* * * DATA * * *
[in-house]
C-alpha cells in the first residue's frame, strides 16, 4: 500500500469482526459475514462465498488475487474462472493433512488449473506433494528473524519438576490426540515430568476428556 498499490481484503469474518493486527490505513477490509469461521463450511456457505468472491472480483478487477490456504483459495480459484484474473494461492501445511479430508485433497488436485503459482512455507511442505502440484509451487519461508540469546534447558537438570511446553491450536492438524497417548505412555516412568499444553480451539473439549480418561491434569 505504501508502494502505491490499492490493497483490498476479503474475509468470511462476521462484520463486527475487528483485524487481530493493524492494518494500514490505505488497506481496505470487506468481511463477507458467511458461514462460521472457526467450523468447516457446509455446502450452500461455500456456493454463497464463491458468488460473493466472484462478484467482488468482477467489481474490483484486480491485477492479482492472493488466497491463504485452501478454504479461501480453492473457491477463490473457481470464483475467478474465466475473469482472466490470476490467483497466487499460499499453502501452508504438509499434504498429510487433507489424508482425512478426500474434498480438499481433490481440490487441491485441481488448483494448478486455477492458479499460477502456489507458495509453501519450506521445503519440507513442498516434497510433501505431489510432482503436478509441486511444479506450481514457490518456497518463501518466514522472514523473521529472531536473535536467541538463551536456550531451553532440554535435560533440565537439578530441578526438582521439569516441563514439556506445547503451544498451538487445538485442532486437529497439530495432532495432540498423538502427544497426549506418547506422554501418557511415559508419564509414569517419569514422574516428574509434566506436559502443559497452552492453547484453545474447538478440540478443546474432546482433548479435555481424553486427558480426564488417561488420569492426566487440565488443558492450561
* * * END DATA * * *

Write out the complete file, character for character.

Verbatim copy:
[in-house]
C-alpha cells in the first residue's frame, strides 16, 4: 500500500469482526459475514462465498488475487474462472493433512488449473506433494528473524519438576490426540515430568476428556 498499490481484503469474518493486527490505513477490509469461521463450511456457505468472491472480483478487477490456504483459495480459484484474473494461492501445511479430508485433497488436485503459482512455507511442505502440484509451487519461508540469546534447558537438570511446553491450536492438524497417548505412555516412568499444553480451539473439549480418561491434569 505504501508502494502505491490499492490493497483490498476479503474475509468470511462476521462484520463486527475487528483485524487481530493493524492494518494500514490505505488497506481496505470487506468481511463477507458467511458461514462460521472457526467450523468447516457446509455446502450452500461455500456456493454463497464463491458468488460473493466472484462478484467482488468482477467489481474490483484486480491485477492479482492472493488466497491463504485452501478454504479461501480453492473457491477463490473457481470464483475467478474465466475473469482472466490470476490467483497466487499460499499453502501452508504438509499434504498429510487433507489424508482425512478426500474434498480438499481433490481440490487441491485441481488448483494448478486455477492458479499460477502456489507458495509453501519450506521445503519440507513442498516434497510433501505431489510432482503436478509441486511444479506450481514457490518456497518463501518466514522472514523473521529472531536473535536467541538463551536456550531451553532440554535435560533440565537439578530441578526438582521439569516441563514439556506445547503451544498451538487445538485442532486437529497439530495432532495432540498423538502427544497426549506418547506422554501418557511415559508419564509414569517419569514422574516428574509434566506436559502443559497452552492453547484453545474447538478440540478443546474432546482433548479435555481424553486427558480426564488417561488420569492426566487440565488443558492450561